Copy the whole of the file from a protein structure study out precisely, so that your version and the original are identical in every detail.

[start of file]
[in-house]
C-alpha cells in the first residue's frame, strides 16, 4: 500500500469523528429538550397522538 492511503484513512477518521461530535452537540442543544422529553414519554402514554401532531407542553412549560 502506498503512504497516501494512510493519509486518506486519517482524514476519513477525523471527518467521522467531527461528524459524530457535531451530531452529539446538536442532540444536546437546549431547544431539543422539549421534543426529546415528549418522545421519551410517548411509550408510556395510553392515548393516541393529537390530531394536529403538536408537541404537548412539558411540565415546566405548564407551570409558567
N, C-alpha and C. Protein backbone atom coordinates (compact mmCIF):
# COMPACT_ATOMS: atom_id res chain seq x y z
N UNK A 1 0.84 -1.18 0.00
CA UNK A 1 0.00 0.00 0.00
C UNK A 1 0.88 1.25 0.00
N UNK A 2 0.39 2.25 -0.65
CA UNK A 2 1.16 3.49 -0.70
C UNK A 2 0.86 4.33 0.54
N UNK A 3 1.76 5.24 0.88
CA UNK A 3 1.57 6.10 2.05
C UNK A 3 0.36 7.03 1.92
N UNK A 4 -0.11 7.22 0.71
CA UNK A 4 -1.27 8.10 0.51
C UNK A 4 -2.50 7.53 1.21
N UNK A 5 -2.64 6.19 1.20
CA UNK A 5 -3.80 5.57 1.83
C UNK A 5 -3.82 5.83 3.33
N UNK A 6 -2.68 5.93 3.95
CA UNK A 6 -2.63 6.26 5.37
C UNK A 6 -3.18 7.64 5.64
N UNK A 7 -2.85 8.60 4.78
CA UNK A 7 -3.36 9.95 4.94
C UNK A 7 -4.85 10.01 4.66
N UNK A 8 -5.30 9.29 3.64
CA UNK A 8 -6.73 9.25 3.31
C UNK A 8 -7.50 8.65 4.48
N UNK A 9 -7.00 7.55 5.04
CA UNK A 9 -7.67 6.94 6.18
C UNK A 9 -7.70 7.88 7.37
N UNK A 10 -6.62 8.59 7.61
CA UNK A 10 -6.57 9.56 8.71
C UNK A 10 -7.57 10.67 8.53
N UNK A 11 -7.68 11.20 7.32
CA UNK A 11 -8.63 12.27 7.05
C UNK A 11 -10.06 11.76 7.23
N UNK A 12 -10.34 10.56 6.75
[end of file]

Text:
[in-house]
C-alpha cells in the first residue's frame, strides 16, 4: 500500500469523528429538550397522538 492511503484513512477518521461530535452537540442543544422529553414519554402514554401532531407542553412549560 502506498503512504497516501494512510493519509486518506486519517482524514476519513477525523471527518467521522467531527461528524459524530457535531451530531452529539446538536442532540444536546437546549431547544431539543422539549421534543426529546415528549418522545421519551410517548411509550408510556395510553392515548393516541393529537390530531394536529403538536408537541404537548412539558411540565415546566405548564407551570409558567
N, C-alpha and C. Protein backbone atom coordinates (compact mmCIF):
# COMPACT_ATOMS: atom_id res chain seq x y z
N UNK A 1 0.84 -1.18 0.00
CA UNK A 1 0.00 0.00 0.00
C UNK A 1 0.88 1.25 0.00
N UNK A 2 0.39 2.25 -0.65
CA UNK A 2 1.16 3.49 -0.70
C UNK A 2 0.86 4.33 0.54
N UNK A 3 1.76 5.24 0.88
CA UNK A 3 1.57 6.10 2.05
C UNK A 3 0.36 7.03 1.92
N UNK A 4 -0.11 7.22 0.71
CA UNK A 4 -1.27 8.10 0.51
C UNK A 4 -2.50 7.53 1.21
N UNK A 5 -2.64 6.19 1.20
CA UNK A 5 -3.80 5.57 1.83
C UNK A 5 -3.82 5.83 3.33
N UNK A 6 -2.68 5.93 3.95
CA UNK A 6 -2.63 6.26 5.37
C UNK A 6 -3.18 7.64 5.64
N UNK A 7 -2.85 8.60 4.78
CA UNK A 7 -3.36 9.95 4.94
C UNK A 7 -4.85 10.01 4.66
N UNK A 8 -5.30 9.29 3.64
CA UNK A 8 -6.73 9.25 3.31
C UNK A 8 -7.50 8.65 4.48
N UNK A 9 -7.00 7.55 5.04
CA UNK A 9 -7.67 6.94 6.18
C UNK A 9 -7.70 7.88 7.37
N UNK A 10 -6.62 8.59 7.61
CA UNK A 10 -6.57 9.56 8.71
C UNK A 10 -7.57 10.67 8.53
N UNK A 11 -7.68 11.20 7.32
CA UNK A 11 -8.63 12.27 7.05
C UNK A 11 -10.06 11.76 7.23
N UNK A 12 -10.34 10.56 6.75